Facilitating this are 37 playable characters with skill trees, and 14 different upgradeable weapon types such as swords, spears and even a drum. While the traditional harbingers of death certainly suffice, it’s the less conventional ones that I enjoyed the most such as a tiny drum or the bow – the latter of which I’ve always wanted a video game to morph me into Legolas from The Lord of the Rings and finally I’ve found a game that makes shooting arrows feel as awesome. Nō, Nobunaga Oda’s wife, has a kick-ass bow that really lets loose with some epic combos at great speed making me feel like an Elf in a kimono and pleasing me to no end.
The upgrade system for the characters and their weapons is addictive but it’s locked behind a ‘my castle’ system that has a blacksmith, a dojo, horse stables and a shop that all need upgrading in order to further upgrade your characters. This means that you are forced to play a secondary defend the castle mode – Citadel Mode – but it doesn’t have the same allure as the story and perhaps more could have been done to differentiate it in terms of gameplay. An explorable castle showing the cool details teased in the background of the game’s maps and a more interactive way to explore the game’s relationship meters would have been nice to delve into.
Normally I would say that most Japanese games don’t need a dubbed audio, but unfortunately, the lack of an English track affects the flow of your battles somewhat as you receive updates from your allies in Japanese and English subtitles, meaning that for you to understand what’s going on, you’ll need to divert your attention from the fight. It’s not always an issue as updates will sometimes come after you’ve defeated your foes in that area, but receiving them during the action is not exactly optimal. The soundtrack on the other hand salvages the audio presentation somewhat with addictive tracks peppered throughout and makes visiting the soundtrack feature in ‘the vault’ a pleasure rather than it simply making up the numbers.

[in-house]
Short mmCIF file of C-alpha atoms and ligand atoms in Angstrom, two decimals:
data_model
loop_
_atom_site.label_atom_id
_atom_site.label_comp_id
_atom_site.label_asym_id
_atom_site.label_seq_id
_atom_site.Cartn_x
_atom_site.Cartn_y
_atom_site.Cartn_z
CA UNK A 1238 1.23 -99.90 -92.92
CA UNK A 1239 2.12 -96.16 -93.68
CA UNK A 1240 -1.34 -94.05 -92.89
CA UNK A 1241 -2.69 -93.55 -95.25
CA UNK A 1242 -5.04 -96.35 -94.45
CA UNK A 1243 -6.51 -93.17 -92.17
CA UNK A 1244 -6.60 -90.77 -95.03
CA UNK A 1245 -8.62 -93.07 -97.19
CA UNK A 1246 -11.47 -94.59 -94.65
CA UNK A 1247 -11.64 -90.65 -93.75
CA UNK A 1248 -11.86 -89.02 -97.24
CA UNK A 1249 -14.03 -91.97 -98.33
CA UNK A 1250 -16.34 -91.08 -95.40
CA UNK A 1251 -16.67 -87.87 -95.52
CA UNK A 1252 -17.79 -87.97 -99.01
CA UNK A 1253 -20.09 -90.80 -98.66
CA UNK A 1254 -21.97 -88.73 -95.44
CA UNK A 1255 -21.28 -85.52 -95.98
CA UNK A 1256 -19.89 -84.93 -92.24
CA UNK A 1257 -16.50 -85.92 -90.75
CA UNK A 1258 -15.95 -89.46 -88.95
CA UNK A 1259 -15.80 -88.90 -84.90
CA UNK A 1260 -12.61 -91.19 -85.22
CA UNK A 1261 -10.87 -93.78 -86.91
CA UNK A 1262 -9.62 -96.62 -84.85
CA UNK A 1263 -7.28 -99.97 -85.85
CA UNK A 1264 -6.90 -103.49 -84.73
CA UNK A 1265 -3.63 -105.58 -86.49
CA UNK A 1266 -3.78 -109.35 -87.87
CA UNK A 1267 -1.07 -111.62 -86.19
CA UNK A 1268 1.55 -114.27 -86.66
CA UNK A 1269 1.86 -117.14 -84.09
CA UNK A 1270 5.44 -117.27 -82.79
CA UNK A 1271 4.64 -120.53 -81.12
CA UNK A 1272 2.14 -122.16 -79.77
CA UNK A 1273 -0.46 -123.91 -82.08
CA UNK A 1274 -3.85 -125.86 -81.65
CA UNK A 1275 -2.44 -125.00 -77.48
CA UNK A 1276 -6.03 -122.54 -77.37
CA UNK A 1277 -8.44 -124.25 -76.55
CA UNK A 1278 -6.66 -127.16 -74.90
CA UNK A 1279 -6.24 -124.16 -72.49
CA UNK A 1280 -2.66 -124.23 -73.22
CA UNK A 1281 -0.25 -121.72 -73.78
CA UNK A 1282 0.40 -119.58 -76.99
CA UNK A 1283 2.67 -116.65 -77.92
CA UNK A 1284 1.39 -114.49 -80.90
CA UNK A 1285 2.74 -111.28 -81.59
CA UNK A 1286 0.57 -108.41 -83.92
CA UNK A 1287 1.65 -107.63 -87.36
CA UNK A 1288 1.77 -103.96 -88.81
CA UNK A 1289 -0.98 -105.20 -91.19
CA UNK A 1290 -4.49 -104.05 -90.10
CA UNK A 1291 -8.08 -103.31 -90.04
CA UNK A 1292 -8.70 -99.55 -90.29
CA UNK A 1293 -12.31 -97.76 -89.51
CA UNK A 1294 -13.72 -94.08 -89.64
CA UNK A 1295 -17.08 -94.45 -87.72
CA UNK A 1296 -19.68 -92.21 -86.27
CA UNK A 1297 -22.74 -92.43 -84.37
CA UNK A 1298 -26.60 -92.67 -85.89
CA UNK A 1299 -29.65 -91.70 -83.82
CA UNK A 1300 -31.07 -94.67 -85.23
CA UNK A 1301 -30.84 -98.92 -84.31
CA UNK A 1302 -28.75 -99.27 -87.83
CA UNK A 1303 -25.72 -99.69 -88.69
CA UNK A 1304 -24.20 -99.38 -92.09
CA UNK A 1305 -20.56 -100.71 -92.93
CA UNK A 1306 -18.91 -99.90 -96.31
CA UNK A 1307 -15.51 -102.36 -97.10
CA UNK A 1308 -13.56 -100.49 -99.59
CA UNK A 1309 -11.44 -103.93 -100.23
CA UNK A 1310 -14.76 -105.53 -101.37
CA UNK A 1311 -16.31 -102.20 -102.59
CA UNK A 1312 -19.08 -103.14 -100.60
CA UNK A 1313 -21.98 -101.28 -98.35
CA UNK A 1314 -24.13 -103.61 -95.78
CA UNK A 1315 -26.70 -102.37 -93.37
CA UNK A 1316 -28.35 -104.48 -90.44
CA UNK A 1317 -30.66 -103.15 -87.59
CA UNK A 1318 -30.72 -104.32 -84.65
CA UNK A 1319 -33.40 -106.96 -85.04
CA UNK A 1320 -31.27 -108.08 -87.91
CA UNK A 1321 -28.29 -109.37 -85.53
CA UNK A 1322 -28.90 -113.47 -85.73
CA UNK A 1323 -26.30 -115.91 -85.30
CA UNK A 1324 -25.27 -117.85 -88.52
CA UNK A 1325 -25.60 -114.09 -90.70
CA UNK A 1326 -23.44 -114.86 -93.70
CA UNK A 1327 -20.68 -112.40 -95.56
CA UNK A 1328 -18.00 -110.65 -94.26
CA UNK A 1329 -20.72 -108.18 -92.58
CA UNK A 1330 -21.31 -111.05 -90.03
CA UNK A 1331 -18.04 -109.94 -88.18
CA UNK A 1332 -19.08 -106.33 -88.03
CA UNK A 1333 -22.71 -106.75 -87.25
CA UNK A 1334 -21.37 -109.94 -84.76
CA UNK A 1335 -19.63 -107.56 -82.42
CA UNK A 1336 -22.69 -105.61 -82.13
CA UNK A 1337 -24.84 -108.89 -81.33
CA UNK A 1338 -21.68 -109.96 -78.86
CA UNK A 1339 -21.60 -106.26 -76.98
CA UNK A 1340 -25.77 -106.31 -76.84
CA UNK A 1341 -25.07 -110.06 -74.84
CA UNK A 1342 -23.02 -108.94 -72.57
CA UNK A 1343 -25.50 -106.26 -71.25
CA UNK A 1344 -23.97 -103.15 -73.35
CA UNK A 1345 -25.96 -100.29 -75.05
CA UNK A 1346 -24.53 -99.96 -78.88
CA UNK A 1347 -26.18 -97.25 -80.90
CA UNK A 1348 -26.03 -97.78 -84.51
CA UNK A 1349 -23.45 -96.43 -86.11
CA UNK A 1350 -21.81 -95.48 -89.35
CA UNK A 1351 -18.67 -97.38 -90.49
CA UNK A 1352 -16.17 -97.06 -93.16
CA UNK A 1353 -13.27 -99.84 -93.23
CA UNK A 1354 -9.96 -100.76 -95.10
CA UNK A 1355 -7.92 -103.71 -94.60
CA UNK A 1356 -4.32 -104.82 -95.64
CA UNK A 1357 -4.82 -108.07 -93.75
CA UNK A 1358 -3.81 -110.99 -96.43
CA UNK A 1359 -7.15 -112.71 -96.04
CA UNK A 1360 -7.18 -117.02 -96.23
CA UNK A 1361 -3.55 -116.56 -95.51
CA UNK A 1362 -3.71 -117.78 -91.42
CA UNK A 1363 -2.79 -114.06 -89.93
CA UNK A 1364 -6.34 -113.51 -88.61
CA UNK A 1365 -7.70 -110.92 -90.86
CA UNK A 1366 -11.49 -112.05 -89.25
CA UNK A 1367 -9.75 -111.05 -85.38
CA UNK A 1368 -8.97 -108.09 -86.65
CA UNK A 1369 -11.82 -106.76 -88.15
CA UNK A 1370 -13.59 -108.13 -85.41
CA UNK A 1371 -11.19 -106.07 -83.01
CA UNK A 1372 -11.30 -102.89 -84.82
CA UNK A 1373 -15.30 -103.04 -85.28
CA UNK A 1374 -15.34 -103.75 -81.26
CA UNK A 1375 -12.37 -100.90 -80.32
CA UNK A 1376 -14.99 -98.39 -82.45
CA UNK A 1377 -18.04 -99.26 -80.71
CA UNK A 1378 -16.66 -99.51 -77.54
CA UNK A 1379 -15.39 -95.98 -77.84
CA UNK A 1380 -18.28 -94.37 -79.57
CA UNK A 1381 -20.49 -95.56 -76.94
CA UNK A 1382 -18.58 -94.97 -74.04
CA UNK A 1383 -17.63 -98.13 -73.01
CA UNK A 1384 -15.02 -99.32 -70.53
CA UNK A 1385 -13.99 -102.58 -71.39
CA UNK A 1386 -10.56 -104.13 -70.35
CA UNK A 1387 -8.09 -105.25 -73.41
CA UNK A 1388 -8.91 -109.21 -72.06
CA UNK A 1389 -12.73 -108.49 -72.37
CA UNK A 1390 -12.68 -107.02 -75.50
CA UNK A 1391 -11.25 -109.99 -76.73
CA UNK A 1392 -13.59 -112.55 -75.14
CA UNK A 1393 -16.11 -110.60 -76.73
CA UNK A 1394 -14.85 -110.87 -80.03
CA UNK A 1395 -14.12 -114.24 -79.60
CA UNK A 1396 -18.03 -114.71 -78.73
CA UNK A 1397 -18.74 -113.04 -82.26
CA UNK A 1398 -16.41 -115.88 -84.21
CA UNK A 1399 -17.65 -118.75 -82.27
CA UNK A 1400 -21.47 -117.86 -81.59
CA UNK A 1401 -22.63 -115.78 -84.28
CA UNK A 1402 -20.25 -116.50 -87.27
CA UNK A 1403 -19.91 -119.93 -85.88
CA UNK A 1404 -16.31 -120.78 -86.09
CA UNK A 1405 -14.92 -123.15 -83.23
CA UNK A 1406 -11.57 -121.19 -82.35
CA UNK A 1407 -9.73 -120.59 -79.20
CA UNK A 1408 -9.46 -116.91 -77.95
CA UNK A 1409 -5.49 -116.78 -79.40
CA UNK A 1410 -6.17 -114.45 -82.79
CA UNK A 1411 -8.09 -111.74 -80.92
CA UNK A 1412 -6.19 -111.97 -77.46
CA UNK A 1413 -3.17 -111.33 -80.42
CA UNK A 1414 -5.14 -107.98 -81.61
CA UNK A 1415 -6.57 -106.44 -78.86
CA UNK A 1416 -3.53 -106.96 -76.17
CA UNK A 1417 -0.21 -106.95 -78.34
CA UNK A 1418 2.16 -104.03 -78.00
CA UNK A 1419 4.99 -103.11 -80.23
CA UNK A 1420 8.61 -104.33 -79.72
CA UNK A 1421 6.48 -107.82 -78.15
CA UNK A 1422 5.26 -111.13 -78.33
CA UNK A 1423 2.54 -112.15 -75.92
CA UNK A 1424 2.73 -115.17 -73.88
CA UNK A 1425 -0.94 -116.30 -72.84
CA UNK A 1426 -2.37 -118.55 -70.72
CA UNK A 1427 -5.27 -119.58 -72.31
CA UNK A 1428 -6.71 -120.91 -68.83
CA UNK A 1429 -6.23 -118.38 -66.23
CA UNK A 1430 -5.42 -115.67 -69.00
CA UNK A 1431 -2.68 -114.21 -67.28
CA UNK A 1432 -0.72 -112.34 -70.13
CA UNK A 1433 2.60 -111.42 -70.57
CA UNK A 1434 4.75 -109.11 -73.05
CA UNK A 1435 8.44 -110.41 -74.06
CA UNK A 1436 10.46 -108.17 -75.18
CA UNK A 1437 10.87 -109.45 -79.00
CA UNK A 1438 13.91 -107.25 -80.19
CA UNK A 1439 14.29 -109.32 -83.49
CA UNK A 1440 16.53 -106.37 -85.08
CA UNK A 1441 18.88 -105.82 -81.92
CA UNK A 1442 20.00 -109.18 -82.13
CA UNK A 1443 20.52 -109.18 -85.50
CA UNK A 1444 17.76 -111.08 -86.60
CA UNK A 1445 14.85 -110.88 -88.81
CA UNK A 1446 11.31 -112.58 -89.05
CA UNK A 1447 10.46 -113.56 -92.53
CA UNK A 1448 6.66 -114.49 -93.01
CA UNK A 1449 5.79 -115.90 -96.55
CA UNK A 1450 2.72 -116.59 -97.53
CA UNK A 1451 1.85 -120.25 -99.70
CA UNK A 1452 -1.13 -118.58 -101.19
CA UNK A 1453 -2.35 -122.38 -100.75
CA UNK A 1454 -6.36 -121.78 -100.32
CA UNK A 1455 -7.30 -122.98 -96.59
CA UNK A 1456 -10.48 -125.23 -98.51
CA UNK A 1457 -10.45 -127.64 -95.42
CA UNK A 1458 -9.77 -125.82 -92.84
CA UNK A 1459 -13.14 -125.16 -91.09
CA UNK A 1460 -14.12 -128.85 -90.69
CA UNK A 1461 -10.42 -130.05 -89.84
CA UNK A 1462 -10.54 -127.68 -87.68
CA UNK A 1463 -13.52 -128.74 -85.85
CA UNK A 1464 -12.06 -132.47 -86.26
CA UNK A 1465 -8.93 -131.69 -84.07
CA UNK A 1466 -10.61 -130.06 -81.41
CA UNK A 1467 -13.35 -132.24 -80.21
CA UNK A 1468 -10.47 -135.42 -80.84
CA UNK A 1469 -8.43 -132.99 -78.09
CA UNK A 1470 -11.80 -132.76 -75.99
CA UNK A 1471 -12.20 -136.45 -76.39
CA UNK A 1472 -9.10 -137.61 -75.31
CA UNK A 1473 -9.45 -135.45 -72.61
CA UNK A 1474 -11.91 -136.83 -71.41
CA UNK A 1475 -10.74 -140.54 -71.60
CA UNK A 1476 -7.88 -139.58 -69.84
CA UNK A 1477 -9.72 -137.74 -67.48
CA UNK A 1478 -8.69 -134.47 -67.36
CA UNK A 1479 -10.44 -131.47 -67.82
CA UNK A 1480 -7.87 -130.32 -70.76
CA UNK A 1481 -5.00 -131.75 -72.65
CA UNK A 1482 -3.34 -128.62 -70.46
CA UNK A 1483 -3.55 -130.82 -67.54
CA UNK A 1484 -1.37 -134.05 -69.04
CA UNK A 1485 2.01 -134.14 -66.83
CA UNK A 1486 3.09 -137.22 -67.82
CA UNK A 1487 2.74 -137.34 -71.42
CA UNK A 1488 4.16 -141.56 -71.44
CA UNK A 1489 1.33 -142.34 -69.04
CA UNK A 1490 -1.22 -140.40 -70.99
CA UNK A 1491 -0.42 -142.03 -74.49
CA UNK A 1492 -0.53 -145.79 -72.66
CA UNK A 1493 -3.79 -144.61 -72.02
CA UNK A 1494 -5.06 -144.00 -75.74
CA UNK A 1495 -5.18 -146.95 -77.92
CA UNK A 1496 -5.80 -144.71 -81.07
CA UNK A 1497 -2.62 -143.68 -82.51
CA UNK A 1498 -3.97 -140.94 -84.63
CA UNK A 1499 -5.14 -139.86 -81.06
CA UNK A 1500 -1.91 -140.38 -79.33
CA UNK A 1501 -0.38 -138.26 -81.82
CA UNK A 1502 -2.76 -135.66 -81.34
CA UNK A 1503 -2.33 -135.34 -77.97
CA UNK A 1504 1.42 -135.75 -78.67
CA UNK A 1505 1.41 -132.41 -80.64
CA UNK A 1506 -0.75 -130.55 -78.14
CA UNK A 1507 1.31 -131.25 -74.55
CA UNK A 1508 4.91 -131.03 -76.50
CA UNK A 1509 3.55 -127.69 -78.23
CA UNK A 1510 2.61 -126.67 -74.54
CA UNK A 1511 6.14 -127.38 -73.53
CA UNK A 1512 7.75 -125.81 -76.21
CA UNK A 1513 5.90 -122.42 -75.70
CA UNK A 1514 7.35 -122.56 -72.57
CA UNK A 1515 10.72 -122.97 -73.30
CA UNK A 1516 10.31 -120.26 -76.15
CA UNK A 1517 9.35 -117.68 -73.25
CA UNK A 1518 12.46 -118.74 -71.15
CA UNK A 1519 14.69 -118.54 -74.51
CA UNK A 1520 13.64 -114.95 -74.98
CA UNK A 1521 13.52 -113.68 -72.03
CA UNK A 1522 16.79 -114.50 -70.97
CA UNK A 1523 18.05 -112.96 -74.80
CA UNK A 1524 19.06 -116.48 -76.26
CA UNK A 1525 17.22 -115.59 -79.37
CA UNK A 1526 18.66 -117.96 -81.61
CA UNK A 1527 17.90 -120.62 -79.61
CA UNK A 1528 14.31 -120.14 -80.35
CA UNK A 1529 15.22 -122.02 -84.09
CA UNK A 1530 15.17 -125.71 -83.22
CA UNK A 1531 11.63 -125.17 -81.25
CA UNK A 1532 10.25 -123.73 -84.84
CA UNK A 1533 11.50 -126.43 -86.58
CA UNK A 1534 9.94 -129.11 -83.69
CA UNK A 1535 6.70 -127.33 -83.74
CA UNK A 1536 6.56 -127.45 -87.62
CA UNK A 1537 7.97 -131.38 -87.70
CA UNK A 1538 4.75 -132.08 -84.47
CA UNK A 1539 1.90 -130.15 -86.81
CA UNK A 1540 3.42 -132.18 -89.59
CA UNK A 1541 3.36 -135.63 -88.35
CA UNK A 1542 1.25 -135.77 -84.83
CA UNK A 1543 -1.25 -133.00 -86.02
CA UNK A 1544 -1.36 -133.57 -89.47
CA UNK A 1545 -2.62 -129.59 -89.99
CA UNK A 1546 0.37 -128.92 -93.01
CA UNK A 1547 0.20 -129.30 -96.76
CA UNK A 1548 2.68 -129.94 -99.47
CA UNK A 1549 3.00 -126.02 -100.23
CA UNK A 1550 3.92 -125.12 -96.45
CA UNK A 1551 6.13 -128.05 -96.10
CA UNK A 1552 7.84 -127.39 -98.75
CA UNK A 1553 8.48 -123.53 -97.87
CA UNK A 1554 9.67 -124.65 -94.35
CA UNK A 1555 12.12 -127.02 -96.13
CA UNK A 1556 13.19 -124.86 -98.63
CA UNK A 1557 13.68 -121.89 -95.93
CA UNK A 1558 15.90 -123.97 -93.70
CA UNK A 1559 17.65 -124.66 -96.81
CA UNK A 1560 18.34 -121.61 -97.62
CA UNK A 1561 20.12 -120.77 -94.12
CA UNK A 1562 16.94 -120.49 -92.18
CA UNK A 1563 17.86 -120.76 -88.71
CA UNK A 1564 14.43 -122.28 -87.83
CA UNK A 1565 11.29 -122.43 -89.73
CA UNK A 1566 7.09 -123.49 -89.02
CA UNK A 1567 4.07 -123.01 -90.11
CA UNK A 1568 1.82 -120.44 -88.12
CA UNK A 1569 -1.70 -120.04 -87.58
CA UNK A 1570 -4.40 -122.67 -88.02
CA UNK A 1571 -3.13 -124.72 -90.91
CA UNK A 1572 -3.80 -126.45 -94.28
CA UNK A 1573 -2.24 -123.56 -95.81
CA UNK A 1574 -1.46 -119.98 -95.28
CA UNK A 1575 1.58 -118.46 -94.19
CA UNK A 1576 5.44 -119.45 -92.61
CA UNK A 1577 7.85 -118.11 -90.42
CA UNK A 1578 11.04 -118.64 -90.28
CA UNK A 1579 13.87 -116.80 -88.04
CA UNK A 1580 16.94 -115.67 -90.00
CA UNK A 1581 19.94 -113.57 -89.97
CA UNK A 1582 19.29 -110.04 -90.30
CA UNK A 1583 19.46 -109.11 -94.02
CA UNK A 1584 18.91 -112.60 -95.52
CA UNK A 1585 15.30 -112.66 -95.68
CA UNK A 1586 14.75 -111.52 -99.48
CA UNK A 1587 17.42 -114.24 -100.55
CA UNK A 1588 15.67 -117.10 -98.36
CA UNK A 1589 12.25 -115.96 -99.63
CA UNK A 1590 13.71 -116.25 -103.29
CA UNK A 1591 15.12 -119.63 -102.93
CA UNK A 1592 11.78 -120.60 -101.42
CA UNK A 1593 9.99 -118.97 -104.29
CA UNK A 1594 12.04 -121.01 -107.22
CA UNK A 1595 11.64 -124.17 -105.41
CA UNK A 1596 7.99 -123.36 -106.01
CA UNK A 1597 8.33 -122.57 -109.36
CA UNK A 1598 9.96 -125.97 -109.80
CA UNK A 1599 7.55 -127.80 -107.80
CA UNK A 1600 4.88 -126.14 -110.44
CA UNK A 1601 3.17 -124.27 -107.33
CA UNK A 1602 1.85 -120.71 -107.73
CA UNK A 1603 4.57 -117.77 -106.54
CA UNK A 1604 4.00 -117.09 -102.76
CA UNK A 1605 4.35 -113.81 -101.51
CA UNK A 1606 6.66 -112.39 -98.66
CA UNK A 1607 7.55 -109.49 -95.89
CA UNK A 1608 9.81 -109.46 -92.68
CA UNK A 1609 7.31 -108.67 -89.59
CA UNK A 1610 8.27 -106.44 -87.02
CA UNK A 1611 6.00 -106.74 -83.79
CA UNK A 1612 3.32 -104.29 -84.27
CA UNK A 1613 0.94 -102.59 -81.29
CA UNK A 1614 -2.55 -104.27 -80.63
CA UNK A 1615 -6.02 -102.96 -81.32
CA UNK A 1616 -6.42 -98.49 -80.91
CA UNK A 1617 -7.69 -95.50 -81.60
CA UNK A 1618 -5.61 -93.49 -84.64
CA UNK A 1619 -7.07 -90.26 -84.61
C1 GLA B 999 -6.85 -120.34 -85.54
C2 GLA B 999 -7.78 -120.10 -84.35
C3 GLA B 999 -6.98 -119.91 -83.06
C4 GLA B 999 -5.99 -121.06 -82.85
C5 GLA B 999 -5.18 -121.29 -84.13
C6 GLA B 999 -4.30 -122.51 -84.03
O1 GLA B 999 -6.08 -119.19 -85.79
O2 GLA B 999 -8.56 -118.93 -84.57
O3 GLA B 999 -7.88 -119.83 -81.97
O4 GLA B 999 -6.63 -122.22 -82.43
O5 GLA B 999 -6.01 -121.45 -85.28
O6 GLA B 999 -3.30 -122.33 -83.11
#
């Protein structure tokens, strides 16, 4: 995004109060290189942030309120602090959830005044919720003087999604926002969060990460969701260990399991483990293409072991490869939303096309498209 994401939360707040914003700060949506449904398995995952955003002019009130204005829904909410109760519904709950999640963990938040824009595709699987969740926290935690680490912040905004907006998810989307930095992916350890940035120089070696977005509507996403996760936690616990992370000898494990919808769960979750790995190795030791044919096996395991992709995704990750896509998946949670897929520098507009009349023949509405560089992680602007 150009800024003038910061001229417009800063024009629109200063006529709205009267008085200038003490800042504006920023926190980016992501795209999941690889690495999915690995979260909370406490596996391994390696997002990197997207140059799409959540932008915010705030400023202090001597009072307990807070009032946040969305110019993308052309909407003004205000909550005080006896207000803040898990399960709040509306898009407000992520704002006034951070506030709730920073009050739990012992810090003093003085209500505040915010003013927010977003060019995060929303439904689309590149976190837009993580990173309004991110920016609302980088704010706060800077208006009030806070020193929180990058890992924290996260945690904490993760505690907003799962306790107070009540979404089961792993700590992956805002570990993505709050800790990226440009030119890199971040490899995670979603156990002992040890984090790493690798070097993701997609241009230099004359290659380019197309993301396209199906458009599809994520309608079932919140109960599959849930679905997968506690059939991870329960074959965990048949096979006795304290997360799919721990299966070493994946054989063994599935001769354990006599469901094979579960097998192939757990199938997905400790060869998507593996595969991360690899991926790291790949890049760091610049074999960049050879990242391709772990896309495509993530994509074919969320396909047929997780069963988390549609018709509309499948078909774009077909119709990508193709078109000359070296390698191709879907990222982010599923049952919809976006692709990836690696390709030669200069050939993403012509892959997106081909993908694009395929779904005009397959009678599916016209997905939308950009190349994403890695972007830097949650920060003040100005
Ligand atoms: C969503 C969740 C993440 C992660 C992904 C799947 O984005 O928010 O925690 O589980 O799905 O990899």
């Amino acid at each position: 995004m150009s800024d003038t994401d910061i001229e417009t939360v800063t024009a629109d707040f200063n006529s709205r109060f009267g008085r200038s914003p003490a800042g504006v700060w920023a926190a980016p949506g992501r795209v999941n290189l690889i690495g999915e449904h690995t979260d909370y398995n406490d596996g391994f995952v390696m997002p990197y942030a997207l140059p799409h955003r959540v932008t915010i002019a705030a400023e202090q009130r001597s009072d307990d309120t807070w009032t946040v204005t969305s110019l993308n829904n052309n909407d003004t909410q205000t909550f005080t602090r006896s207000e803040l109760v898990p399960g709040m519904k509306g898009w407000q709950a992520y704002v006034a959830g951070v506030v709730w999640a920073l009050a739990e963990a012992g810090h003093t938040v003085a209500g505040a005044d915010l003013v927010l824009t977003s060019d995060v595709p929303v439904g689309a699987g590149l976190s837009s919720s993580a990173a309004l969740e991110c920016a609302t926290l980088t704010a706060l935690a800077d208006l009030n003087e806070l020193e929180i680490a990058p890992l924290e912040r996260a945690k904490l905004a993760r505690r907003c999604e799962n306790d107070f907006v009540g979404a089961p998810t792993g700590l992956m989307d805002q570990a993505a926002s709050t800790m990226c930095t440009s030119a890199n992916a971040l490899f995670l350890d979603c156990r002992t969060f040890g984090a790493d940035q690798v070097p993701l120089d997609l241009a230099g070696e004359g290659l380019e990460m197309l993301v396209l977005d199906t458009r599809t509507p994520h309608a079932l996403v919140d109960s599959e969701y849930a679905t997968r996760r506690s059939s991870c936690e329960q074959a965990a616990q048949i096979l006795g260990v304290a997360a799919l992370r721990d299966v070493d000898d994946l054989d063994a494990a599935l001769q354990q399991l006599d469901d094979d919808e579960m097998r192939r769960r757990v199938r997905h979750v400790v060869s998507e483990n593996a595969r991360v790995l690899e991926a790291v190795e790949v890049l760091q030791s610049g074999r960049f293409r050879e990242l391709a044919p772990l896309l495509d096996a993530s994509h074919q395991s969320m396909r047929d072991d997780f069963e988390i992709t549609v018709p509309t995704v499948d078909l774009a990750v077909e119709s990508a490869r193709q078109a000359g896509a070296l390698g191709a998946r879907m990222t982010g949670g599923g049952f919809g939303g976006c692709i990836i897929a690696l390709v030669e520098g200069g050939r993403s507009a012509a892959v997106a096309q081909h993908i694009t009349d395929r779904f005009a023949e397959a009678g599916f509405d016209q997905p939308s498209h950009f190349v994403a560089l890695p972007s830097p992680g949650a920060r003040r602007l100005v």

Despite covering a shorter period in history – the previous games also covered the Toyotomi and Tokugawa shogun reigns – there is a lot of replay value in the story mode. Not only do completed missions allow you to replay missions with characters non-story related in a ‘Free Mode’, but it took me 16 hours to complete the 6 chapters of the main story, and I only completed 22% of the total objectives. Beyond that there are the 6 chapters of Mitsuhide Akechi’s story and a ‘What if’ section, so there is a great deal of content for those wishing to delve more into the game.
And if, after all that, the single-player experience isn’t your thing then you could always try the local co-op or online modes for more of the same full-scale warfare, but with friends.
Samurai Warriors 5 may not be winning any awards, but Koei Tecmo and Omega Force have more than done themselves justice with their basic action formula tremendous fun in short bursts and the over-the-top hack and slash battles playing out like small cinematic war dramas. The reimagining of Japan’s most famous struggle is also now more palatable to newer audiences with its revamped visual style blending perfectly with the action and representing a good time for all that give it a shot.